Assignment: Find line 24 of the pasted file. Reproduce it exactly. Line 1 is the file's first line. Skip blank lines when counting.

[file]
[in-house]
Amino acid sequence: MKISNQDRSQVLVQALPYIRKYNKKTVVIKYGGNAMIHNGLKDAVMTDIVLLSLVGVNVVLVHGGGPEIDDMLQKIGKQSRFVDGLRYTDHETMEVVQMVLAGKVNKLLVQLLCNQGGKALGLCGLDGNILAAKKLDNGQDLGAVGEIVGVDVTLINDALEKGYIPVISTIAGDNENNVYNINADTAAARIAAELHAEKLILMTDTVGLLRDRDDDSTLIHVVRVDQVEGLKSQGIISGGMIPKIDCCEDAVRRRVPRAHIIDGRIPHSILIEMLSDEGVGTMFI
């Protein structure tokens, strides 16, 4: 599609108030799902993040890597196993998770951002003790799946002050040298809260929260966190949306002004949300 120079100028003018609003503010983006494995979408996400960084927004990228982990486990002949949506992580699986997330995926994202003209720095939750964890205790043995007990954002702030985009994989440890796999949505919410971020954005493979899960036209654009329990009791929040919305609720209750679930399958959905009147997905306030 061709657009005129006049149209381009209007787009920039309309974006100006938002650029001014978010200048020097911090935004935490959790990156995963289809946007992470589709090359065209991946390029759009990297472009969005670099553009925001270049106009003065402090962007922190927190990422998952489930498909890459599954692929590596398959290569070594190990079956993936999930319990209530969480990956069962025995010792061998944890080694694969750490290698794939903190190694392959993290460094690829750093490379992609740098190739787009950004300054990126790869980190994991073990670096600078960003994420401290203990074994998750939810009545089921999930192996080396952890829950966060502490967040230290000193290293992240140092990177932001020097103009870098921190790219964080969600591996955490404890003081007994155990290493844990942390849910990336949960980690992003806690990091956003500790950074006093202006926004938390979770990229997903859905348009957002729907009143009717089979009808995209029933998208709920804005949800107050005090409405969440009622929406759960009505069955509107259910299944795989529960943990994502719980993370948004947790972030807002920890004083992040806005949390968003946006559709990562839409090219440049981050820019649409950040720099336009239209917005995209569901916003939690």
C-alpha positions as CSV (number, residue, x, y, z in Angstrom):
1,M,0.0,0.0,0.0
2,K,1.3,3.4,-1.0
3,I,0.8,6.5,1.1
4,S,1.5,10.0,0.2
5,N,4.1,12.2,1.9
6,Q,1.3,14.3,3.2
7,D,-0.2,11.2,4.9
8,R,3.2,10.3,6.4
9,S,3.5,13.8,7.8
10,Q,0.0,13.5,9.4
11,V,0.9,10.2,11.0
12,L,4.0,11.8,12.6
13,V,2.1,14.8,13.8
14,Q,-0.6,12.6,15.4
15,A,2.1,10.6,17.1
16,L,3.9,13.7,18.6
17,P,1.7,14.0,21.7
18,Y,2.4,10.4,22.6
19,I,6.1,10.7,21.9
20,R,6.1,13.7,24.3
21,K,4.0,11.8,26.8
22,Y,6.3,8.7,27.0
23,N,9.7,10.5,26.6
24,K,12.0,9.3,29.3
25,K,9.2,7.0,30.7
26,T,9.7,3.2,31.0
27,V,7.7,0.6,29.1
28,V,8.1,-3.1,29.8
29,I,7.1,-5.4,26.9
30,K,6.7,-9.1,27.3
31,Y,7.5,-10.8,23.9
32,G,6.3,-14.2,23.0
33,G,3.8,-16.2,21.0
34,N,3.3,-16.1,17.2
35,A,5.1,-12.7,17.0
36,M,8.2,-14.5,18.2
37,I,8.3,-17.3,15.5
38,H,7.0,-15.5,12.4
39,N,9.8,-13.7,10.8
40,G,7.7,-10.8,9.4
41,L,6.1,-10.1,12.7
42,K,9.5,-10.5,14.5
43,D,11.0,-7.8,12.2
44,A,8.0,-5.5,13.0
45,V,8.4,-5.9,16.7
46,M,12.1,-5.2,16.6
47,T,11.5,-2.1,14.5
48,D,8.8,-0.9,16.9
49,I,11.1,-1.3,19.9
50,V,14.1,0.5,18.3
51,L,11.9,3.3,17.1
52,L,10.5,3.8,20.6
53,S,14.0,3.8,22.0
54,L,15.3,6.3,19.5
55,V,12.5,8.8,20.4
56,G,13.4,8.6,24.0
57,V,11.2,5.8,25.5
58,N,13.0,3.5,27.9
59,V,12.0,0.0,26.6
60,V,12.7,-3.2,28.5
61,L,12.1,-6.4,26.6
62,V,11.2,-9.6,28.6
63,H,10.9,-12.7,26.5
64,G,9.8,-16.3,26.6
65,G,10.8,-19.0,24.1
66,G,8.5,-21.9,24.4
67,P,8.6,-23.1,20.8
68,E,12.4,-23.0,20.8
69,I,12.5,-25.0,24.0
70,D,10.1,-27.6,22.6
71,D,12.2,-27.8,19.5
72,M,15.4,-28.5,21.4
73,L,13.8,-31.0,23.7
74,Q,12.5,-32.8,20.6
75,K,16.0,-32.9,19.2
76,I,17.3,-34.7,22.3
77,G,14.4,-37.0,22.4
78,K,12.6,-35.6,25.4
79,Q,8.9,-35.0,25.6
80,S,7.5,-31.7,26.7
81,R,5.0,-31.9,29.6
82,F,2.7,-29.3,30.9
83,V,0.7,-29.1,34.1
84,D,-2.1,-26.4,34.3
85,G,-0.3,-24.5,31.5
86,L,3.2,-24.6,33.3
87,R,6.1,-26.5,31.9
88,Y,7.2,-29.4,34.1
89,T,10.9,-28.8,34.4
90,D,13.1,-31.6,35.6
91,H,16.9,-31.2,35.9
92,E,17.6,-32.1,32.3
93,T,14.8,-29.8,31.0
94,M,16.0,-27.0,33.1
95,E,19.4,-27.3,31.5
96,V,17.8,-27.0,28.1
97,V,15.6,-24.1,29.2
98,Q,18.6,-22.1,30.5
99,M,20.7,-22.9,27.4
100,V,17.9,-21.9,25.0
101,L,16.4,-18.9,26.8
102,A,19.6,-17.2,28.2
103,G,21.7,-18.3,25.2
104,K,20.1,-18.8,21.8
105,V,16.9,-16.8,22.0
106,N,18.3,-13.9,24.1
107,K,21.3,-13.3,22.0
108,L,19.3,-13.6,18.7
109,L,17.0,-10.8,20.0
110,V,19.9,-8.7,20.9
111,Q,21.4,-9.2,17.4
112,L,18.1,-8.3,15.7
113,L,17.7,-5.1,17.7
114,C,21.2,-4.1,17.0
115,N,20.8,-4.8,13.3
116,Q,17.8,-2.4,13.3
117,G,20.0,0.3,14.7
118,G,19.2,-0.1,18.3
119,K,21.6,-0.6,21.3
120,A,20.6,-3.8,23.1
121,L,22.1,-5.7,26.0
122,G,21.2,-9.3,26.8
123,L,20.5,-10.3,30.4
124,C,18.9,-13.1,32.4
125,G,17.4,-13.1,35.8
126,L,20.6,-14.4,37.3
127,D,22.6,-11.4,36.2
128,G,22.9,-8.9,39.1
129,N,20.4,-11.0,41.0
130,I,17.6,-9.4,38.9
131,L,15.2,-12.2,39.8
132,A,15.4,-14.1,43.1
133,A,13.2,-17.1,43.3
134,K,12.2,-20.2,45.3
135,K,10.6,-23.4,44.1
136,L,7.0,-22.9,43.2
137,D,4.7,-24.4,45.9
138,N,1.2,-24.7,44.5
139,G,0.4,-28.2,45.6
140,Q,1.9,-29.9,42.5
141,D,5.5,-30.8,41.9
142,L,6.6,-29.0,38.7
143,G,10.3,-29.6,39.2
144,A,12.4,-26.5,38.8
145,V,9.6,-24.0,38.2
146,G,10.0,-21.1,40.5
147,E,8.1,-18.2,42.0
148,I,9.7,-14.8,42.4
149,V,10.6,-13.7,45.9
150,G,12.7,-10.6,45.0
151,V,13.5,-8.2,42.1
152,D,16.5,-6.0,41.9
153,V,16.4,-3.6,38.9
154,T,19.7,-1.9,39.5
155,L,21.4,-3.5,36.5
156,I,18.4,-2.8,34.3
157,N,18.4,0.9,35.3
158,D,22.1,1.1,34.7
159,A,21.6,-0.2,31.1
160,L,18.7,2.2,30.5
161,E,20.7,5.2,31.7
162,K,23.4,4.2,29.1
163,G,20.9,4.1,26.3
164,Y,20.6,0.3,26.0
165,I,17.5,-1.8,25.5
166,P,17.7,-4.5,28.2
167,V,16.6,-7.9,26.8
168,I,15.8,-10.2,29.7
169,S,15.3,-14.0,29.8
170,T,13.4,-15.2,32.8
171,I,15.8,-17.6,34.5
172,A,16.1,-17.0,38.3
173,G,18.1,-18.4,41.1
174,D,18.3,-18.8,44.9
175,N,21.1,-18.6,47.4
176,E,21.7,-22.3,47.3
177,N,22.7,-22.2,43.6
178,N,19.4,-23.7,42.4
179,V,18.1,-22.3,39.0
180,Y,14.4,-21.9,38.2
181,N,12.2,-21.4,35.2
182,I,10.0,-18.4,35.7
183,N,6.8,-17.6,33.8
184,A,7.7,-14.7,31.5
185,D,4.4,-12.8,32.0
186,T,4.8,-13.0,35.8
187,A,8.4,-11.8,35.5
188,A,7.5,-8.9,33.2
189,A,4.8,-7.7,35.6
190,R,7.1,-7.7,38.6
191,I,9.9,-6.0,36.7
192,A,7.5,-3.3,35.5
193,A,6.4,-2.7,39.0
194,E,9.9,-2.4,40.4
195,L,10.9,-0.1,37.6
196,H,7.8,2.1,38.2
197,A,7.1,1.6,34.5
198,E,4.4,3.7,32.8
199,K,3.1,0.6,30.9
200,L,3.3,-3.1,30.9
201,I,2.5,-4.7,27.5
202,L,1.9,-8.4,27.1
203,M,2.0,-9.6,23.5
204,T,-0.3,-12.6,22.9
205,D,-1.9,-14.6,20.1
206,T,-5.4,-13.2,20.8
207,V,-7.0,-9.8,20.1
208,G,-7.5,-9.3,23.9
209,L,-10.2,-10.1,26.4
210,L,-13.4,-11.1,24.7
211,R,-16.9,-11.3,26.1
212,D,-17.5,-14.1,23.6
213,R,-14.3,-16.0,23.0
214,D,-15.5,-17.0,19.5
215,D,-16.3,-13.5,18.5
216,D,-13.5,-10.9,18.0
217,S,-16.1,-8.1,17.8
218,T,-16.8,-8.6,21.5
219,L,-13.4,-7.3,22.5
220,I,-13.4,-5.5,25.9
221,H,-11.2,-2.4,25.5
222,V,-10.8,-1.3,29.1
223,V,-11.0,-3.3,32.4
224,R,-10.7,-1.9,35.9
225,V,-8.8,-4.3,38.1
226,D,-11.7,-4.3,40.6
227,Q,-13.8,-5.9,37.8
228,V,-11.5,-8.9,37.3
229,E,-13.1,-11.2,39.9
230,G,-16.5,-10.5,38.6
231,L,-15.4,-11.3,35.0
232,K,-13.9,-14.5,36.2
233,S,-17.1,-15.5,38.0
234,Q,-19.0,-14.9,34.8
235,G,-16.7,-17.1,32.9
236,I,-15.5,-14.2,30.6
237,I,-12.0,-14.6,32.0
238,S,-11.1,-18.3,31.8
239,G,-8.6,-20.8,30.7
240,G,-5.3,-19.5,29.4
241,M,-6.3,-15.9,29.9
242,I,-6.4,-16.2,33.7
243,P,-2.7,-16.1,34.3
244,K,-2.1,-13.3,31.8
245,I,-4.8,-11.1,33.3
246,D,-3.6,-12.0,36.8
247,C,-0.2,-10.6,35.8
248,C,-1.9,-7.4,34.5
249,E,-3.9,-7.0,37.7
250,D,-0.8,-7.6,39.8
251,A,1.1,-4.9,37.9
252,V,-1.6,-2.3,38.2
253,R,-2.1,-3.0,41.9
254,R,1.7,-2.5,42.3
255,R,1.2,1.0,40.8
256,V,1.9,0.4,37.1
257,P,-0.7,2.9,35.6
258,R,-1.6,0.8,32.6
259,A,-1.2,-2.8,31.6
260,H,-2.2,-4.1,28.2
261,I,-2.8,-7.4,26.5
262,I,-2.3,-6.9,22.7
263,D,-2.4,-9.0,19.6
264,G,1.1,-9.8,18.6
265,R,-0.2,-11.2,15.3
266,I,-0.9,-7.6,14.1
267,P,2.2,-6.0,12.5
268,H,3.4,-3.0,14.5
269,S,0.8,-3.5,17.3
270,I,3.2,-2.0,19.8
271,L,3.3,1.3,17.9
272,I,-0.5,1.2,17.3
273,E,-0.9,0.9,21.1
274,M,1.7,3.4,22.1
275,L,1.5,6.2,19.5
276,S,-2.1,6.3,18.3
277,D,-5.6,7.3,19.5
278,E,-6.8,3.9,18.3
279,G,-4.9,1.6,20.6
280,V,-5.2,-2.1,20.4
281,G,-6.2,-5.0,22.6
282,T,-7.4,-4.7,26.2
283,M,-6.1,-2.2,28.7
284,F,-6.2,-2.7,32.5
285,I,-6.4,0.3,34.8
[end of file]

20,R,6.1,13.7,24.3